“With consumers paying a larger portion for the care and service they receive, patients increasingly are concerned and frustrated about issues related to transparency and the ability to compare services,” said Oldenburg.

When asked about what drives their consumerism strategies, the organizations represented gave similar answers across health systems, hospitals and medical groups or specialty practices. The top drivers, rated on a scale of 1 to 5, with 1 representing no influence and 5 indicating a top driver. include:

  • Patient satisfaction (4.6)
  • Patient retention (4.3)
  • Support organizational goals (4.2)
  • Improved financial performance (4.1)
  • Patient acquisition (4.0)

Although leaders’ definitions of consumerism show strong similarities, there are differences between their perception of what it means to be consumer-centric and the types of consumerism initiatives their organizations are rolling out, as shown in the exhibit below.

For example, although price transparency ranks eighth among leaders’ definitions of consumerism, efforts to achieve accurate price transparency rank No. 1 on the leaders’ list of consumerism priorities.

Consumer expectations around price transparency

Price transparency has indeed proven a significant challenge for the healthcare industry. And it’s more important now than ever, as the patient financial responsibility is increasing. A 2018 survey conducted by InstaMed reported that 69% of providers saw an increase in patient responsibility from the previous year.[b] Today’s consumers are looking for the same clarity and seamless experience from healthcare organizations that they get from other companies they patronize, Oldenburg said. “The really difficult part of price transparency is determining what a procedure or service will cost a patient out of pocket — especially when you factor in insurance contracts and patient deductibles — and presenting that information in a way that is informative and useful,” she said.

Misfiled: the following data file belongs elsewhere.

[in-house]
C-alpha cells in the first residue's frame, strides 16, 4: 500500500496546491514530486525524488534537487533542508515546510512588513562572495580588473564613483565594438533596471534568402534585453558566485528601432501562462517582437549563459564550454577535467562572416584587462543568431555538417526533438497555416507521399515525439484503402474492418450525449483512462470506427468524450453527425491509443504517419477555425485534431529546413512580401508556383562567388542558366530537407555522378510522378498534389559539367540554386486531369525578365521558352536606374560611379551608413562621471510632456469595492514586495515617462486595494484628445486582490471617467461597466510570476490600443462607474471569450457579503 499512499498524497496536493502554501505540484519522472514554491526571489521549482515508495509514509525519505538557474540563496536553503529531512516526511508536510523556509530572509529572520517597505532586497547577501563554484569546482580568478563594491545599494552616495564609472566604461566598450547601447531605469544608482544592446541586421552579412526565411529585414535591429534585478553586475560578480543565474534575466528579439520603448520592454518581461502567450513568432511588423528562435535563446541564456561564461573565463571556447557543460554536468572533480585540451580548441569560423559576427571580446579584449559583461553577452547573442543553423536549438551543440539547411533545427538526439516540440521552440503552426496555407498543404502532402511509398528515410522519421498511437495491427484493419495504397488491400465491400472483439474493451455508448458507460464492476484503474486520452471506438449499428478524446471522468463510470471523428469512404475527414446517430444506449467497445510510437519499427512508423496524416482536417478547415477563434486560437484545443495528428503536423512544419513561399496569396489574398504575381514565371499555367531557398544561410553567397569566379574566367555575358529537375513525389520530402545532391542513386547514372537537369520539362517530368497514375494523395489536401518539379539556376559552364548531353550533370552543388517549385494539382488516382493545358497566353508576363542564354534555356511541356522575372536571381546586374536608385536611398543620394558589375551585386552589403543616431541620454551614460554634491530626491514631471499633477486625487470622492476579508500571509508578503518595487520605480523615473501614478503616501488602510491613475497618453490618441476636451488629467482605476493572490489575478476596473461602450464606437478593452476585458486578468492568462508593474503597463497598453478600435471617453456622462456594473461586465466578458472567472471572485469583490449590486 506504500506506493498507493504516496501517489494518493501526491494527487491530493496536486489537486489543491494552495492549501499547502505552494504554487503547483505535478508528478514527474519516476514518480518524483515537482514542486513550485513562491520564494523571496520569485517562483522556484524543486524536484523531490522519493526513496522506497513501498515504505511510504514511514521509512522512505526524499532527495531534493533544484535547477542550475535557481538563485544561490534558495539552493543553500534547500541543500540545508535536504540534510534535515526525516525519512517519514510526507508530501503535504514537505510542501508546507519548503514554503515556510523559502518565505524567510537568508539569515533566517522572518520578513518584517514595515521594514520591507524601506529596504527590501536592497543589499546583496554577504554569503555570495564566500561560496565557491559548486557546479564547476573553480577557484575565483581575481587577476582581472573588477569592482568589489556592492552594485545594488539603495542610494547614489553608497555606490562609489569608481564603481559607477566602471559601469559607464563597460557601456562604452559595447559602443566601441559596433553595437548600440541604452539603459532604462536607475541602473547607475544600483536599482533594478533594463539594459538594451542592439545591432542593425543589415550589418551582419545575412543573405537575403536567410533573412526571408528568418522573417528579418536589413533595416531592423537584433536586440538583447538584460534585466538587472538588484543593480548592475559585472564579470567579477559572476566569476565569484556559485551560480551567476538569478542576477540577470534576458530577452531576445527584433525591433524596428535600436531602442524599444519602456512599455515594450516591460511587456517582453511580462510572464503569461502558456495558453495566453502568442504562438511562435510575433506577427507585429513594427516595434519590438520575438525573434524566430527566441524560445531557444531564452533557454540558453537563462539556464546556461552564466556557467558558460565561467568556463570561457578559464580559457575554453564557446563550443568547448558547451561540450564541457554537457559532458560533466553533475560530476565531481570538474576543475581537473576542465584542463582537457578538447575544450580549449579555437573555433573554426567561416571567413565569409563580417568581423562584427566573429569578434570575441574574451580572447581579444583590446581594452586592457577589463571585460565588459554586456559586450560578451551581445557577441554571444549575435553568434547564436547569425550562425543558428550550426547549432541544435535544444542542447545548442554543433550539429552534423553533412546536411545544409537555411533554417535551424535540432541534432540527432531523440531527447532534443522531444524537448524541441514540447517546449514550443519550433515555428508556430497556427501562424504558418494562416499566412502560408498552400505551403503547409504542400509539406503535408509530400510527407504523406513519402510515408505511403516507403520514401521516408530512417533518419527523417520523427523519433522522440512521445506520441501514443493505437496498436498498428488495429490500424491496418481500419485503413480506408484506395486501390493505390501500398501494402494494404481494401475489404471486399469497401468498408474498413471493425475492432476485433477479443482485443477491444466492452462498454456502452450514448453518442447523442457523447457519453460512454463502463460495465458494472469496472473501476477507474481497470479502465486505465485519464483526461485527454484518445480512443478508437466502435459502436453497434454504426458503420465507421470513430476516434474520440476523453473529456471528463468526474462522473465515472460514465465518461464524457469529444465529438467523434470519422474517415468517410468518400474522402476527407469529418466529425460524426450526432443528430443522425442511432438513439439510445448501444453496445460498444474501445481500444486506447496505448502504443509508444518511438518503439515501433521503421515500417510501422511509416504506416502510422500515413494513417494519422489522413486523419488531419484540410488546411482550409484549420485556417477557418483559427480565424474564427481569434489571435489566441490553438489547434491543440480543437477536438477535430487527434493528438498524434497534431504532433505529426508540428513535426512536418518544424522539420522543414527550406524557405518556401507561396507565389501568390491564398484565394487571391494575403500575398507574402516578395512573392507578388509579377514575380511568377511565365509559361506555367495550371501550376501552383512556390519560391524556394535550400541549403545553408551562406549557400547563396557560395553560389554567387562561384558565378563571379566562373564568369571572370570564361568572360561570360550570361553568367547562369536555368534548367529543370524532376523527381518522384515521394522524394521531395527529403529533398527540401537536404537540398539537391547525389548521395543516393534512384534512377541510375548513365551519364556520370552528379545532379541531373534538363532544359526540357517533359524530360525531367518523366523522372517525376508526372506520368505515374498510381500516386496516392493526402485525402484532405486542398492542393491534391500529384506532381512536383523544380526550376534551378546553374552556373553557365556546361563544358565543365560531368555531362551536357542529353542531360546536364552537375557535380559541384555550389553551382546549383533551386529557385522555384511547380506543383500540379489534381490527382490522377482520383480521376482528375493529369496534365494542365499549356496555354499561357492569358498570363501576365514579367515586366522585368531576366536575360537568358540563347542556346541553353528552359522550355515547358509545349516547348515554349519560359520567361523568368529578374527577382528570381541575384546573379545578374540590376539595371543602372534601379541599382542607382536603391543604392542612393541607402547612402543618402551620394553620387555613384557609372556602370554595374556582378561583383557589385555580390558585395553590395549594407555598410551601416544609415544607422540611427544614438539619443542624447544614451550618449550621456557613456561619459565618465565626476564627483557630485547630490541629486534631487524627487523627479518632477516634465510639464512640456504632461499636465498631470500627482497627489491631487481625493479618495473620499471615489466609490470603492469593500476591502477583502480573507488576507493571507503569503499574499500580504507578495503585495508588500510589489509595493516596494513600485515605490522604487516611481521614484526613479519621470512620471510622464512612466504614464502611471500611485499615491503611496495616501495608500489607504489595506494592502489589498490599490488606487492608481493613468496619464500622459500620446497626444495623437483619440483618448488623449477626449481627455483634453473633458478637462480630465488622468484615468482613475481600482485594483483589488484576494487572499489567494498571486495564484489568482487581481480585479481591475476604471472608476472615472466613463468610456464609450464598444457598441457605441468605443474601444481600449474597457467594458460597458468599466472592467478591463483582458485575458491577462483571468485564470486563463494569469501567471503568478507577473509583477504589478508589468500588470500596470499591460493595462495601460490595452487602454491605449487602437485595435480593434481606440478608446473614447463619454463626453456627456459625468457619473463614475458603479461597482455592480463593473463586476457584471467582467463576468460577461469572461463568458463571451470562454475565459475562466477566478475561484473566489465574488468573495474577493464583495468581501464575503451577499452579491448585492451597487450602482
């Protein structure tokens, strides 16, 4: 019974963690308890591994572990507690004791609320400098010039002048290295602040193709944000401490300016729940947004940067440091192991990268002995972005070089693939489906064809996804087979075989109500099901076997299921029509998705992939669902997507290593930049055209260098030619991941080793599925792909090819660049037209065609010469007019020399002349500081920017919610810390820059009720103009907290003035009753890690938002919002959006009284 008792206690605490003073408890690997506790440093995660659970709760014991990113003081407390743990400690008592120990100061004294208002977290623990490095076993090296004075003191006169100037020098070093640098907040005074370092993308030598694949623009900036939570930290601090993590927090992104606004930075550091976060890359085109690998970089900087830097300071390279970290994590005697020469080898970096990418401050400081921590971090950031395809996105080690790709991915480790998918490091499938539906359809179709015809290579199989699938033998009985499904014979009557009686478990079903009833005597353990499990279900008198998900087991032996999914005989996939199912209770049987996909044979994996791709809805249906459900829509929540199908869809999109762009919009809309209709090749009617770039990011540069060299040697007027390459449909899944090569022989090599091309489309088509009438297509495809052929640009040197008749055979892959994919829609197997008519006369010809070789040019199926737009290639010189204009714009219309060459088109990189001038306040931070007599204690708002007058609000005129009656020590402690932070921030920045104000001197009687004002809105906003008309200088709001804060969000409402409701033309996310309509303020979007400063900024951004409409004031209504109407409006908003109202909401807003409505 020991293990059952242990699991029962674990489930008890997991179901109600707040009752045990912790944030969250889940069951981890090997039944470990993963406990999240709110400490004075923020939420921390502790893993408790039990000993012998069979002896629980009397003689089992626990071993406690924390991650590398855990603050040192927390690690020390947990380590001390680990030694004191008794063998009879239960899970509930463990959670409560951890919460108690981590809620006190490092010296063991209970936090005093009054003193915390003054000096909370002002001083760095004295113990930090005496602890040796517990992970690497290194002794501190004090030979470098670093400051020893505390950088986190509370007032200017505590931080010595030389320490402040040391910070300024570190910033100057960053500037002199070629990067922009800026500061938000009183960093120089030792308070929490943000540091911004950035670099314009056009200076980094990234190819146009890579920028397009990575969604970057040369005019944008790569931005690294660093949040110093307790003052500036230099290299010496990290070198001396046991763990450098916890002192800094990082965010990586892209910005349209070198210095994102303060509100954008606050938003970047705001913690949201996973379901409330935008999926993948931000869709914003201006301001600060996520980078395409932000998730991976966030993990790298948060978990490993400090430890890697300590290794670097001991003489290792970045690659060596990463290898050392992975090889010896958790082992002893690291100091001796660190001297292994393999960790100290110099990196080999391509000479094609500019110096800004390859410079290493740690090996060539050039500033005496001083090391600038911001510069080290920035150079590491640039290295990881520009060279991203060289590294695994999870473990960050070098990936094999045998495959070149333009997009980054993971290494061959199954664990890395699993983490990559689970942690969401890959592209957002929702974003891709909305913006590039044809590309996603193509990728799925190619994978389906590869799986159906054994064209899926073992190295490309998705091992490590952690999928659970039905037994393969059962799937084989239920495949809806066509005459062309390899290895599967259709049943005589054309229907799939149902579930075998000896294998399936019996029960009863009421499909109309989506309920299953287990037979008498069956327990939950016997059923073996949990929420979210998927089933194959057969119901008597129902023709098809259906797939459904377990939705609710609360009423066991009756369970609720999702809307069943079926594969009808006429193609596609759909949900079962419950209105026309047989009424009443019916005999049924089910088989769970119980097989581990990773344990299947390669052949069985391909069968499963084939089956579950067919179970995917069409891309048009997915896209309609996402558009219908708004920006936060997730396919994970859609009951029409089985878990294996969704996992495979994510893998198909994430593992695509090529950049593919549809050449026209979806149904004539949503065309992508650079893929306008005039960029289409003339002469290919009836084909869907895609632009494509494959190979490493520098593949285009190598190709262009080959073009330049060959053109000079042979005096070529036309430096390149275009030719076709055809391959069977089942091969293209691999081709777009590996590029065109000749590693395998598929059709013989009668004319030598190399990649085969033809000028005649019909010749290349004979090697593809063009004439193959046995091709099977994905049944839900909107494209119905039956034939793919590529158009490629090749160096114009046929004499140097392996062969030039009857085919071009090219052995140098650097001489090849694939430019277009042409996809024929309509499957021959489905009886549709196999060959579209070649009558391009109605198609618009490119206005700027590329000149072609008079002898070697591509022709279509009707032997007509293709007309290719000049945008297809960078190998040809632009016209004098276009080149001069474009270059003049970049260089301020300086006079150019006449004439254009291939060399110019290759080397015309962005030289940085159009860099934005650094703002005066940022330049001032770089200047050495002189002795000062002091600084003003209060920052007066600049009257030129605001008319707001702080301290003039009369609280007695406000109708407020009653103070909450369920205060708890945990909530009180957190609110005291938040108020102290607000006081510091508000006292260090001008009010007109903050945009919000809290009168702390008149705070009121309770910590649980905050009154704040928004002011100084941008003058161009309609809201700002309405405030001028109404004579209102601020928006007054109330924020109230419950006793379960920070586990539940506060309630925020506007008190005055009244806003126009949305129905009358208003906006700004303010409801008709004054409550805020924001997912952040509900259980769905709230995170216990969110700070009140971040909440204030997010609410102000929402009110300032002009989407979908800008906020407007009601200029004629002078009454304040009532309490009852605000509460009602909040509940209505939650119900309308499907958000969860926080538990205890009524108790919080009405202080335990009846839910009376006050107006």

“It’s interesting to compare the data around how leaders define healthcare consumerism versus their priorities,” she said. “For example, ‘accurate price transparency’ is essential to giving consumers the information they need to shop for care. It’s also a driver of patient loyalty and retention — top drivers of consumerism for healthcare organizations.” Studies show price transparency has a powerful impact on loyalty and retention: One analysis shows 75% of patients research healthcare costs and use the information to determine where to seek care.[c]